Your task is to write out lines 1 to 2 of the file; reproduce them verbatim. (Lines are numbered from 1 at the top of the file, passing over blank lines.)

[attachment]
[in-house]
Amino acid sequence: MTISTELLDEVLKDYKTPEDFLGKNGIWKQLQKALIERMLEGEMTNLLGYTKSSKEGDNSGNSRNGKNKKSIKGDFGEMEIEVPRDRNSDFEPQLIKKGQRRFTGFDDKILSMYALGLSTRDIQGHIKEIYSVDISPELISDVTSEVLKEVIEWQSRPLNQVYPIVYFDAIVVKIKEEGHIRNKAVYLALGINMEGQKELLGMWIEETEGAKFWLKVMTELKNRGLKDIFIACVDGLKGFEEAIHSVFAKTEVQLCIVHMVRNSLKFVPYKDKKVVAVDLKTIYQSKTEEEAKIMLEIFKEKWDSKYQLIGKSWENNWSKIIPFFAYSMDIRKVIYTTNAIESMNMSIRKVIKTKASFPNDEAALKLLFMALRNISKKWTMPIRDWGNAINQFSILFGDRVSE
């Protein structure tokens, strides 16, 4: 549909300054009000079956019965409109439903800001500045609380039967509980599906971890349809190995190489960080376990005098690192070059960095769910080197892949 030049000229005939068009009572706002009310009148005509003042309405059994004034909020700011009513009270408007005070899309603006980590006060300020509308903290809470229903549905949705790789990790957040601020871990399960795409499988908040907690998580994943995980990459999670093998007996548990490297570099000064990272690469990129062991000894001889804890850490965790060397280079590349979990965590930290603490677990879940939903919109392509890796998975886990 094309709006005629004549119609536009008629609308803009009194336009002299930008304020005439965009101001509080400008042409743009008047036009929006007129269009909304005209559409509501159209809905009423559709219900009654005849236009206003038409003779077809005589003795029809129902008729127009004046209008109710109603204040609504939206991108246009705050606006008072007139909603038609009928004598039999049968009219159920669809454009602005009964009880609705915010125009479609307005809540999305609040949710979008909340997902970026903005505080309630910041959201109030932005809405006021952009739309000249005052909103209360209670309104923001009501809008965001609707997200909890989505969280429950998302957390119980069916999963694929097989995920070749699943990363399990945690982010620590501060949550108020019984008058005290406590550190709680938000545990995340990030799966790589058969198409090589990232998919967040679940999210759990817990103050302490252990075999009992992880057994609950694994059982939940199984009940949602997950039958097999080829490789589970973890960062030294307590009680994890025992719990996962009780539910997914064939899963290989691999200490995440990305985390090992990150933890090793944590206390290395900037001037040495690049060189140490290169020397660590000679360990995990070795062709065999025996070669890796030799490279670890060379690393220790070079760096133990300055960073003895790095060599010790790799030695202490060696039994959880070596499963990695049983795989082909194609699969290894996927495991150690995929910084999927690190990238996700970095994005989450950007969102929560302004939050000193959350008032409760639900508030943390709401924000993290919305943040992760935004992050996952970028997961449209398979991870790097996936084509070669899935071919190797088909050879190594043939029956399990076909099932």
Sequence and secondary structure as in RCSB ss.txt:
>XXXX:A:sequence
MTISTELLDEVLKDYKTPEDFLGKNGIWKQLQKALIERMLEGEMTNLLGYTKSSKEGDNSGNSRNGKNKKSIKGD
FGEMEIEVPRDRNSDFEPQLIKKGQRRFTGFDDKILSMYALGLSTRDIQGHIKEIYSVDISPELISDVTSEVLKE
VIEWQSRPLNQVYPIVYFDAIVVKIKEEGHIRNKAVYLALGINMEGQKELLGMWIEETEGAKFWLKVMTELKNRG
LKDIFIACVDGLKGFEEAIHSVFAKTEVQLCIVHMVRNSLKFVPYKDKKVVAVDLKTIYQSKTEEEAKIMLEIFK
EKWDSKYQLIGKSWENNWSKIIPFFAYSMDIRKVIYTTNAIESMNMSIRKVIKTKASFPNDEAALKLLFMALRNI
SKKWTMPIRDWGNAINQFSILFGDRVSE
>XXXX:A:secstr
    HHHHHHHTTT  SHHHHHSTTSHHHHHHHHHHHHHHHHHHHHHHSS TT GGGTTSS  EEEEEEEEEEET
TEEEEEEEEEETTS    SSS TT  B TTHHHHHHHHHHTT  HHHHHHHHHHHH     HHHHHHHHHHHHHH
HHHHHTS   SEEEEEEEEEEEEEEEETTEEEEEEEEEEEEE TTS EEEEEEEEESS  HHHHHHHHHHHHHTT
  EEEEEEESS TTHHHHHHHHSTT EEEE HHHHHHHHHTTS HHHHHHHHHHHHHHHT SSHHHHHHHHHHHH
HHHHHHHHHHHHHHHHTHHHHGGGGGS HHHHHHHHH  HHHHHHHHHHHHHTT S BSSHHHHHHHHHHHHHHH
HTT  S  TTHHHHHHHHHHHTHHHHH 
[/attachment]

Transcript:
[in-house]
Amino acid sequence: MTISTELLDEVLKDYKTPEDFLGKNGIWKQLQKALIERMLEGEMTNLLGYTKSSKEGDNSGNSRNGKNKKSIKGDFGEMEIEVPRDRNSDFEPQLIKKGQRRFTGFDDKILSMYALGLSTRDIQGHIKEIYSVDISPELISDVTSEVLKEVIEWQSRPLNQVYPIVYFDAIVVKIKEEGHIRNKAVYLALGINMEGQKELLGMWIEETEGAKFWLKVMTELKNRGLKDIFIACVDGLKGFEEAIHSVFAKTEVQLCIVHMVRNSLKFVPYKDKKVVAVDLKTIYQSKTEEEAKIMLEIFKEKWDSKYQLIGKSWENNWSKIIPFFAYSMDIRKVIYTTNAIESMNMSIRKVIKTKASFPNDEAALKLLFMALRNISKKWTMPIRDWGNAINQFSILFGDRVSE